Designing markets for biodiversity offsets: lessons from tradable pollution permits

Needham, K. , de Vries, F. P., Armsworth, P. R. and Hanley, N. (2019) Designing markets for biodiversity offsets: lessons from tradable pollution permits. Journal of Applied Ecology, 56(6), pp. 1429-1435. (doi: 10.1111/1365-2664.13372)

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1. Globally, governments and regulators face an ongoing trade‐off between meeting economic development needs and conserving biodiversity. Markets for biodiversity offsets are one tool which could secure biodiversity protection at lower costs to society whilst allowing some economic development to still take place. 2. We provide a new perspective on biodiversity offset markets by focussing on what can be learnt from one of the best‐researched environmental markets: the market for tradable pollution permits. We argue there are four key design parameters in terms of how and what to trade. These design parameters likely determine the ecological effectiveness and economic efficiency of any market in biodiversity offsets. 3. Policy Implications. Applying lessons from tradable pollution permit markets will be important if the benefits of biodiversity offset markets are to be realized more fully in future. A well‐functioning market for biodiversity offsets dually minimizes the economic costs of preventing future losses in biodiversity due to development and provides an economic incentive for landowners to invest in biodiversity conservation. The most crucial aspect of the market is what to trade (the currency in the offset market), and this has significant implications on the other key aspects of market design; the trading ratio which governs the rate of exchange between offsets at different points in space and time; the scale of the market; and how the market is regulated. We argue that markets function best where the conservation priority is a well‐defined unit of biodiversity which can be readily measured and monitored. In situations where there are already strong regulations safeguarding biodiversity, the benefit of biodiversity offset markets is in reducing the aggregate costs of conservation. We believe biodiversity offset markets will offer the highest potential in developing countries with weaker environmental protection and a greater need to reconcile economic development needs with conservation under limited funding.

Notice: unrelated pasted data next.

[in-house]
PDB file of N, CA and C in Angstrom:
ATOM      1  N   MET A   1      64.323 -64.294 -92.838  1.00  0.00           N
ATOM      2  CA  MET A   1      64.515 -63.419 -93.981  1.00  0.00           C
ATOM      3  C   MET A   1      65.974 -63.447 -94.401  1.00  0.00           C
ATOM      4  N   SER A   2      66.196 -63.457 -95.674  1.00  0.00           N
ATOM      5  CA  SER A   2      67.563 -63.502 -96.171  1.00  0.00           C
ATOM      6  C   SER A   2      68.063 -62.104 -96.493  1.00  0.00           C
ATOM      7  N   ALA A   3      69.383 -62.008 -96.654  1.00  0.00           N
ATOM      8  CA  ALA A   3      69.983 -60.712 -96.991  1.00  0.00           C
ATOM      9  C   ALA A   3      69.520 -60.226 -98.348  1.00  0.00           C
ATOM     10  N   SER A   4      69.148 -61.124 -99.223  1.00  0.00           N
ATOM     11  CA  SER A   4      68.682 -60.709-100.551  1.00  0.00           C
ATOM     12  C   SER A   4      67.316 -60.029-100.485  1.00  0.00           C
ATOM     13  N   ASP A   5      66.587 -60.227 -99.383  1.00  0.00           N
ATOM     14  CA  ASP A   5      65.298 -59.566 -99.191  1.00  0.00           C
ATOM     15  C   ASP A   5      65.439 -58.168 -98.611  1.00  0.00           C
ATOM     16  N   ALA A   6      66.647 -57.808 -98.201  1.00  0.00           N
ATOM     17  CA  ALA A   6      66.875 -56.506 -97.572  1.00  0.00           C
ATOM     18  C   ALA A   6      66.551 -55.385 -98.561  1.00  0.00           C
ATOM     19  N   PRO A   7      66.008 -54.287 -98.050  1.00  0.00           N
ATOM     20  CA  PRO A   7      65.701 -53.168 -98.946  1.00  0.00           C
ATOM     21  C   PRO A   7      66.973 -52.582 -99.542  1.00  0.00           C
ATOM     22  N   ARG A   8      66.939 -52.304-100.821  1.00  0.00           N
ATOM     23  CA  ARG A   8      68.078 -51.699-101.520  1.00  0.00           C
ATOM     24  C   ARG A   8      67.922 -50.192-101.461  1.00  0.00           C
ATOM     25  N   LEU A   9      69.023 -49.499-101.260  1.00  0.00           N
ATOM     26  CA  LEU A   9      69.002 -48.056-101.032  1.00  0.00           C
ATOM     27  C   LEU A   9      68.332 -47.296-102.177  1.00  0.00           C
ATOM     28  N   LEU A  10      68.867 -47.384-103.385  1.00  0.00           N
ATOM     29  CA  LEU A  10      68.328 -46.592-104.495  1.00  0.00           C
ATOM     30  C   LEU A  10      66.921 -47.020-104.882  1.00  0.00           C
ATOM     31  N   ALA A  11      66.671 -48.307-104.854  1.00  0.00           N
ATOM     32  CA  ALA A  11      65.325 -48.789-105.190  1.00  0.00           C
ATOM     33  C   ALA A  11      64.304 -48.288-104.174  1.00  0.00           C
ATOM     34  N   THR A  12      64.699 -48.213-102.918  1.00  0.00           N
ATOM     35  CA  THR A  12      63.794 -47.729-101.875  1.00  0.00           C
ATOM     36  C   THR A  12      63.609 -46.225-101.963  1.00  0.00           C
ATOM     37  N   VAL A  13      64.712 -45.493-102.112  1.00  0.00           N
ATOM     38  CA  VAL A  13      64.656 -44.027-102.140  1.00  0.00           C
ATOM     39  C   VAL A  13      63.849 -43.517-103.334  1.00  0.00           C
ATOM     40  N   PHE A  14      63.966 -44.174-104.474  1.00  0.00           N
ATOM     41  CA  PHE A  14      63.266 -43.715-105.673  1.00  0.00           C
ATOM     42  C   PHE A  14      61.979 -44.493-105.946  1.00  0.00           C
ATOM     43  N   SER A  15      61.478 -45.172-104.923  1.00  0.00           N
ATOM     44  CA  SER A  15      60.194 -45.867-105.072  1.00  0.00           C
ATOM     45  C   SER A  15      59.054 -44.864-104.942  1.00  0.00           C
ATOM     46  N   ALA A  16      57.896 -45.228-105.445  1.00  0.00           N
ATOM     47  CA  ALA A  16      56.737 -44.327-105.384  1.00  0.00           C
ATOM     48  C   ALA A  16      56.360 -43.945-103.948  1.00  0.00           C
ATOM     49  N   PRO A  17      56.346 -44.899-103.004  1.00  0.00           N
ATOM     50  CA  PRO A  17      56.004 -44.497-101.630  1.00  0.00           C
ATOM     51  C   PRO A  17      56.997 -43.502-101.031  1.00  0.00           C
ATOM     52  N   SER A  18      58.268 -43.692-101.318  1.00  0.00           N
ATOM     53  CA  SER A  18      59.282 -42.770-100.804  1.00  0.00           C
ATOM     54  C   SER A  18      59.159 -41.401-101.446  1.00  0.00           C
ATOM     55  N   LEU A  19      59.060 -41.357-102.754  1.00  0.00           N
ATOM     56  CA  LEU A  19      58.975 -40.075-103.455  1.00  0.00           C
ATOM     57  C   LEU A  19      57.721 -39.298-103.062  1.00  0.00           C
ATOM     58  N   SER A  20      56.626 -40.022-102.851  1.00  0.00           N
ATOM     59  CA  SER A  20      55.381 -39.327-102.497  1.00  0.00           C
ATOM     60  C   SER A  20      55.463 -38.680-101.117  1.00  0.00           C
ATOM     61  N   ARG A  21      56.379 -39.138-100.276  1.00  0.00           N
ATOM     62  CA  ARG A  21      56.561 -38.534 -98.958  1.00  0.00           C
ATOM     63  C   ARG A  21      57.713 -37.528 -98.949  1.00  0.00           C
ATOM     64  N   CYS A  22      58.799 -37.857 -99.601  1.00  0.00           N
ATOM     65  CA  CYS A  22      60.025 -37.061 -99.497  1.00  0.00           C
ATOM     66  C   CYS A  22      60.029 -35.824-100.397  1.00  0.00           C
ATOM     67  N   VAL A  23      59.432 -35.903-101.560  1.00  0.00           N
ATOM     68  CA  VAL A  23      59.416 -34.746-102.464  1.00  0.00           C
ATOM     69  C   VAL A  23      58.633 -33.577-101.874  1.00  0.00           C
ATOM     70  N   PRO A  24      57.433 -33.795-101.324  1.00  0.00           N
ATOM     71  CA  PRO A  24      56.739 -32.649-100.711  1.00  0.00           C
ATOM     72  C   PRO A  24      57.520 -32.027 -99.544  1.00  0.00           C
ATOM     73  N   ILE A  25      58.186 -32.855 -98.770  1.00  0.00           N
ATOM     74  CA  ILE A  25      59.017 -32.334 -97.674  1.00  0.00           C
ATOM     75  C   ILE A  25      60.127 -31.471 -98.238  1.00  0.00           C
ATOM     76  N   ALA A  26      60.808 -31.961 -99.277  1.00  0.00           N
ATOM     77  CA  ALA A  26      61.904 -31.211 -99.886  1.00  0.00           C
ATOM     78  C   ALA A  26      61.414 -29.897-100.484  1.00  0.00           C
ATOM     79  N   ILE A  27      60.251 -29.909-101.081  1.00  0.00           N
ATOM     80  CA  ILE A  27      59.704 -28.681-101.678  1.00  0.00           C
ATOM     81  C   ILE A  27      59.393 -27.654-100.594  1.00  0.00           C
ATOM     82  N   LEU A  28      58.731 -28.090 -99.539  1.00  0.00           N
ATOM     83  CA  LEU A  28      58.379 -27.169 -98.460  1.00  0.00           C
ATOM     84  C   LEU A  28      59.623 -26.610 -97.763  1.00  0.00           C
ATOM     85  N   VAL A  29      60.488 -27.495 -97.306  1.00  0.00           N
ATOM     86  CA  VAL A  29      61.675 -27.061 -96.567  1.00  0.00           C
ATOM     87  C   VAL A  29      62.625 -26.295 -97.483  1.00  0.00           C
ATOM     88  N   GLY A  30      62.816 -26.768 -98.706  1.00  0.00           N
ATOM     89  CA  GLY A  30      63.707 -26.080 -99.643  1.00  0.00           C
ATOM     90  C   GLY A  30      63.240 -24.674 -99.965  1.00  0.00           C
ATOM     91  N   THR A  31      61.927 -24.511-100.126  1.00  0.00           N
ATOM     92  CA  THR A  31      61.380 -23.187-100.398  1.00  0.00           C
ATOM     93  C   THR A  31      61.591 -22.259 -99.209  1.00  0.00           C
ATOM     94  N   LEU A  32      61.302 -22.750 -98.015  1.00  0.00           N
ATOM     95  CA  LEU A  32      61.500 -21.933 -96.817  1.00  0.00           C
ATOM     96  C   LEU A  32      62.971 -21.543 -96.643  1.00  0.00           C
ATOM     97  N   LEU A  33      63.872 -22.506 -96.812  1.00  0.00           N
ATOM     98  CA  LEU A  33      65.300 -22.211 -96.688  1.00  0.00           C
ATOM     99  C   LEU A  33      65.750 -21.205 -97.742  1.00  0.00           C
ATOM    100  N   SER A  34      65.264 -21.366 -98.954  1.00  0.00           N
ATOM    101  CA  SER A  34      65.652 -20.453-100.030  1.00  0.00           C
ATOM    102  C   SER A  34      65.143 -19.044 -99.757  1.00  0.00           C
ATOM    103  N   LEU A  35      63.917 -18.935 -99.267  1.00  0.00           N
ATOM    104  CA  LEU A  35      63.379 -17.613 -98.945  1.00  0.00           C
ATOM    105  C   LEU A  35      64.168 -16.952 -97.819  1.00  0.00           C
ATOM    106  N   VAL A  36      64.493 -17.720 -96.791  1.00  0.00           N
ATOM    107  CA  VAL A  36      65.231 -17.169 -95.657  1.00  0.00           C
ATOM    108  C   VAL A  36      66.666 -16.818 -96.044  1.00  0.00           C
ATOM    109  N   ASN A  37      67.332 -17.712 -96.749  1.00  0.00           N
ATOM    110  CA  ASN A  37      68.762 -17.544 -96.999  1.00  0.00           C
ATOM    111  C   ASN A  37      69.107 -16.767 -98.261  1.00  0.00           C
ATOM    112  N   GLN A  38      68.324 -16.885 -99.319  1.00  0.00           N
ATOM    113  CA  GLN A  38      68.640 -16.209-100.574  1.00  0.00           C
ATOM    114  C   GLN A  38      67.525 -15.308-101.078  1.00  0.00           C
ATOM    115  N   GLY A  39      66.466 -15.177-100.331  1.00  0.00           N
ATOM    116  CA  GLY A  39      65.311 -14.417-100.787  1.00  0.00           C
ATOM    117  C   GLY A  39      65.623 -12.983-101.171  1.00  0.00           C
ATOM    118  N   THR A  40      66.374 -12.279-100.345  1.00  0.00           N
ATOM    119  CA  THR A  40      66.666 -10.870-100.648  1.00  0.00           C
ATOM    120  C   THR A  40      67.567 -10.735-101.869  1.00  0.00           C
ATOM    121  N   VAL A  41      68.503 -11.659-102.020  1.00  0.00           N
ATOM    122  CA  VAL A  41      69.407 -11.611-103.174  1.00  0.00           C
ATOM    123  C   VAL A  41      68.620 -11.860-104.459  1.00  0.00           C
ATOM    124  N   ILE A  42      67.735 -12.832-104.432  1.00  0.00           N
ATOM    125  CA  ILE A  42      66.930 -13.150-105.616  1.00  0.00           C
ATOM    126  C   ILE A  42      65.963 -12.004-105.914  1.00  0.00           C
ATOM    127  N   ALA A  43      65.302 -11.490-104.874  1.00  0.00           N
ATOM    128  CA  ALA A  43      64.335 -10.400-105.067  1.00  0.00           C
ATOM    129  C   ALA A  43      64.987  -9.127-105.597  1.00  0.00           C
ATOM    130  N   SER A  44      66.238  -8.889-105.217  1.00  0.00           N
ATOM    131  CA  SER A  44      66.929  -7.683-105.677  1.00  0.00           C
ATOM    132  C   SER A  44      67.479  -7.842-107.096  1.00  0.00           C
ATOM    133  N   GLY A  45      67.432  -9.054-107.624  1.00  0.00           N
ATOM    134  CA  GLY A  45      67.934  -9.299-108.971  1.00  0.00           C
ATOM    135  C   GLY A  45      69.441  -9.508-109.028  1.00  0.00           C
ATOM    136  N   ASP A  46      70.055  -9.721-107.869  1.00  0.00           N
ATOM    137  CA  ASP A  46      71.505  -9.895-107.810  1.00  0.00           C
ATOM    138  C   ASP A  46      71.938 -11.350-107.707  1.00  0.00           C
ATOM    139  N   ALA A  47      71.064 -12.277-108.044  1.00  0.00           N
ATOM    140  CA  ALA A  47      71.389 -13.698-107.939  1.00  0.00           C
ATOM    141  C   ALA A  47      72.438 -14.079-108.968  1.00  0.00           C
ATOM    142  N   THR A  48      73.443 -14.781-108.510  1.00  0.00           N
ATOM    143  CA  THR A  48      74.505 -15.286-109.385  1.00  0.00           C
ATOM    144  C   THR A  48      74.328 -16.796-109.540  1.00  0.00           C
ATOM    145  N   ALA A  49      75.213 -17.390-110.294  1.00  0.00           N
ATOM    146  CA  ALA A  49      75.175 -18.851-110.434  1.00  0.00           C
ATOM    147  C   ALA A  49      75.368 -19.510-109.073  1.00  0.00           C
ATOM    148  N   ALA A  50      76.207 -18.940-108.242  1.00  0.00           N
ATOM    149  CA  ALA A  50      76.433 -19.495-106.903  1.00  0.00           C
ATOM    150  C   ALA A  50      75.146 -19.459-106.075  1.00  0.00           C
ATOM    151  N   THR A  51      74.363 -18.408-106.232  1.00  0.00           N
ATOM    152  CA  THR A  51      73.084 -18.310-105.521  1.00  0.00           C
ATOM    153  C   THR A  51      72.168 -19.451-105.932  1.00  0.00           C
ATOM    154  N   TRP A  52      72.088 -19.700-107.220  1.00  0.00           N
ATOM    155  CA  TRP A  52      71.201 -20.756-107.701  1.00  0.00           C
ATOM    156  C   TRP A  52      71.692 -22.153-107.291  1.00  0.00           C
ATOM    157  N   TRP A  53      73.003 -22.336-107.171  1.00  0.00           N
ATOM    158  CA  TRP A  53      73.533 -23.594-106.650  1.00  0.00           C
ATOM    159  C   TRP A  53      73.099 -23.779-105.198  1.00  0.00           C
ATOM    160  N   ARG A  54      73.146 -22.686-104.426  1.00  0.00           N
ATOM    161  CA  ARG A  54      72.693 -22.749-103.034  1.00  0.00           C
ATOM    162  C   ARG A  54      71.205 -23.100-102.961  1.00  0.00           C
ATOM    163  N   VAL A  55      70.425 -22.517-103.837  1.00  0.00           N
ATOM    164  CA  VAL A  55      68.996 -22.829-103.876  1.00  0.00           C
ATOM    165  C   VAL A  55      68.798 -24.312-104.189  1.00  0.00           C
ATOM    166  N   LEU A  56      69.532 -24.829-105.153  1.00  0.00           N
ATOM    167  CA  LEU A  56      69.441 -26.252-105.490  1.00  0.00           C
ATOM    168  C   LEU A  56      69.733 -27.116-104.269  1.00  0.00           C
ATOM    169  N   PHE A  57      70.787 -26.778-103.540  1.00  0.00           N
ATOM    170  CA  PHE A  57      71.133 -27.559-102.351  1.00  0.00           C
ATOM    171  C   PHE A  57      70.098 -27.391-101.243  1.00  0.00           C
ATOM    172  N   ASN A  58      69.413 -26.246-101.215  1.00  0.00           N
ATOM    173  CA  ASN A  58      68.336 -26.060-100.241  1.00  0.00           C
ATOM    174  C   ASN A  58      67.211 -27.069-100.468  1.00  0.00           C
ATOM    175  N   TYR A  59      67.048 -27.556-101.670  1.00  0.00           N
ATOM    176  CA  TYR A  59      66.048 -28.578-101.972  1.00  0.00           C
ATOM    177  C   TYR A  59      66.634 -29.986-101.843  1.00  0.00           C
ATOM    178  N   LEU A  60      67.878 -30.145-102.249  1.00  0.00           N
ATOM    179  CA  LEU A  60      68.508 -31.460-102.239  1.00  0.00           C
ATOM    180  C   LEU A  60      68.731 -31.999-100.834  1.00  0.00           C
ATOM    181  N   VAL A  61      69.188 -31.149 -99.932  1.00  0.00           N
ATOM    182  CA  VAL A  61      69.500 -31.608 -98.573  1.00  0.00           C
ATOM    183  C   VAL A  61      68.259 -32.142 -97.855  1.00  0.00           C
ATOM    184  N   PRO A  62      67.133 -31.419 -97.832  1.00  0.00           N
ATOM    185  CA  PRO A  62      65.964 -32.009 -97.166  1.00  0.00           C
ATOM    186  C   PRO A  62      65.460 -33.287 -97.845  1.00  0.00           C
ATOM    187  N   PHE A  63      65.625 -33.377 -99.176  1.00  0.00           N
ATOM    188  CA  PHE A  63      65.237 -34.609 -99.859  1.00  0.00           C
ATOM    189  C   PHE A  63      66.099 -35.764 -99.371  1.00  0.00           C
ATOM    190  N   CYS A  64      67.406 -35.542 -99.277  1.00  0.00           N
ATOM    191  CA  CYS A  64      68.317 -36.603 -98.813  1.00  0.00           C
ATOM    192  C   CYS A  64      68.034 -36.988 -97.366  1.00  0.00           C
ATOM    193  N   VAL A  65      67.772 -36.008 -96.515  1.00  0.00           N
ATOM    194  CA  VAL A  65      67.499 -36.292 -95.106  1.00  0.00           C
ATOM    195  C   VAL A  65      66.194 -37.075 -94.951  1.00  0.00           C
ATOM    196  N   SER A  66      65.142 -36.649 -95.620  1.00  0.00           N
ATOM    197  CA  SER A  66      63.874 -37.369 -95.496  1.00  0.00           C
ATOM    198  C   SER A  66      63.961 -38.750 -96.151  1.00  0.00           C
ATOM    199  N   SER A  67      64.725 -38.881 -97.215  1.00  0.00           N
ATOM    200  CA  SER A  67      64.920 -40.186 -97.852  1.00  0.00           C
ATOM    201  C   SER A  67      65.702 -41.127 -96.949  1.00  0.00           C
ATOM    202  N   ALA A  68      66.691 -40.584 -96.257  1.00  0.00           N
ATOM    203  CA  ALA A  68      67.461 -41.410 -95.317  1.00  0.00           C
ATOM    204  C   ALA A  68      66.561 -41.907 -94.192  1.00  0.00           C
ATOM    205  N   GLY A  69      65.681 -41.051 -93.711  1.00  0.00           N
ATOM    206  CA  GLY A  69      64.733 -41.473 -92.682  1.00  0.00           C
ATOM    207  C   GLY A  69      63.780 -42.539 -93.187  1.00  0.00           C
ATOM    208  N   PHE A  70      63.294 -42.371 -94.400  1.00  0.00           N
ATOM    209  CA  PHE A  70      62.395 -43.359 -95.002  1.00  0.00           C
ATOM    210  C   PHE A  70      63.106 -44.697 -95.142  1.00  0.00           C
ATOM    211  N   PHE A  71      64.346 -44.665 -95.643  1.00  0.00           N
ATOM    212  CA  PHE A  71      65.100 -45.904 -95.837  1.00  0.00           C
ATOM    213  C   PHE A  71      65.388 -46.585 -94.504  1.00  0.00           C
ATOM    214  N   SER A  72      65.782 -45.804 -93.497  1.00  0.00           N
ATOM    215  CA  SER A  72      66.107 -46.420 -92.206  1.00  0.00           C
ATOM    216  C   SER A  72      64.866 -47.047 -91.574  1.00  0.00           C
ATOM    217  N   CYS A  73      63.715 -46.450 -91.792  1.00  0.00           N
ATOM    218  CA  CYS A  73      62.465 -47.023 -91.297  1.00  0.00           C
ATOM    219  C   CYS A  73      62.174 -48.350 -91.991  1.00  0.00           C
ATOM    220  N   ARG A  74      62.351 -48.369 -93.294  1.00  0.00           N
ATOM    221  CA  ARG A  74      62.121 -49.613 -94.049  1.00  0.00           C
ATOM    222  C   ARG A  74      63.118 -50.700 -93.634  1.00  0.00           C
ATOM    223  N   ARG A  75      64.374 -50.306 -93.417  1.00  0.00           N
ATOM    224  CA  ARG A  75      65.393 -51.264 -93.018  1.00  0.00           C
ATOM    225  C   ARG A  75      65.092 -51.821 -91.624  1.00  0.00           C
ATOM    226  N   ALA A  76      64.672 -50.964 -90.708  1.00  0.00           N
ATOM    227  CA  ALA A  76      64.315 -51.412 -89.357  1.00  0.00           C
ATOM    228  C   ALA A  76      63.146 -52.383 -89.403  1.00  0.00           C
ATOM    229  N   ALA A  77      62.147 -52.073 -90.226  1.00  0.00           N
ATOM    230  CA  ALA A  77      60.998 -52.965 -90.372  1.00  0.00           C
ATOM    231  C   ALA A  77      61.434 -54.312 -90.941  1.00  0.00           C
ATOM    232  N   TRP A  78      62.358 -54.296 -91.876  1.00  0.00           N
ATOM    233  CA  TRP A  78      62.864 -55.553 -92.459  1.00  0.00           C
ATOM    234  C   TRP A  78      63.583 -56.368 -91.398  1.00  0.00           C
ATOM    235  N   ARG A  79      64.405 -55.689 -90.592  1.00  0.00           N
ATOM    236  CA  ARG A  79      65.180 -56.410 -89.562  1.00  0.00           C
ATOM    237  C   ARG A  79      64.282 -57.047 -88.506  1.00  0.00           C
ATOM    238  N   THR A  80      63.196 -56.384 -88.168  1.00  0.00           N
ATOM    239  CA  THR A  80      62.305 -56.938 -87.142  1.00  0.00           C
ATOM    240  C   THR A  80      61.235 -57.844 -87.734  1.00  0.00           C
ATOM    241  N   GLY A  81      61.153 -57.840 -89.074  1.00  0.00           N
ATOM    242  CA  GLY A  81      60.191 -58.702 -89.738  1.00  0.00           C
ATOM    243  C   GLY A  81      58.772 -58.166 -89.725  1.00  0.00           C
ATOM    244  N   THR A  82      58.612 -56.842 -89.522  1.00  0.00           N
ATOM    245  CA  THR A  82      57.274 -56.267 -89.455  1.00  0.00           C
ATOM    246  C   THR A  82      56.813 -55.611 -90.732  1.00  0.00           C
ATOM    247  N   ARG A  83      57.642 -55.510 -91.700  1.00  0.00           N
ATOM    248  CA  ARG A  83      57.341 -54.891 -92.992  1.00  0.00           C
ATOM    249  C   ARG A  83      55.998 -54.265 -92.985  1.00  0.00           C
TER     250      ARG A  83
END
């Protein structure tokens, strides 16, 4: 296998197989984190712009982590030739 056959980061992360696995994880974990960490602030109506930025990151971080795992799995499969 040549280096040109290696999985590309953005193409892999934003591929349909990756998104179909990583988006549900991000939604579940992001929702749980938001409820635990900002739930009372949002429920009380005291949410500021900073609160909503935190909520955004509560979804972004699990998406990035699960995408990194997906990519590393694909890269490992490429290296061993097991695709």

Item Type:Articles
Additional Information:The authors gratefully acknowledge support from the Leverhulme Trust Research Project Grant RPG-2017-148 and the Marine Alliance for Science and Technology for Scotland (MASTS) pooling initiative. MASTS is funded by the Scottish Funding Council (Grant Reference HR09011) and contributing institutions.
Glasgow Author(s) Enlighten ID:Hanley, Professor Nicholas and Simpson, Dr Katherine
Authors: Needham, K., de Vries, F. P., Armsworth, P. R., and Hanley, N.
College/School:College of Medical Veterinary and Life Sciences > Institute of Biodiversity Animal Health and Comparative Medicine
Journal Name:Journal of Applied Ecology
ISSN (Online):1365-2664
Published Online:28 February 2019
Copyright Holders:Copyright © 2019 The Authors
First Published:First published in Journal of Applied Ecology 56(6):1429-1435
Publisher Policy:Reproduced in accordance with the copyright policy of the publisher
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Project CodeAward NoProject NamePrincipal InvestigatorFunder's NameFunder RefLead Dept
3017540Biodiversity offset markets for wetland conservationNicholas HanleyLeverhulme Trust (LEVERHUL)RPG-2017-148Institute of Biodiversity, Animal Health and Comparative Medicine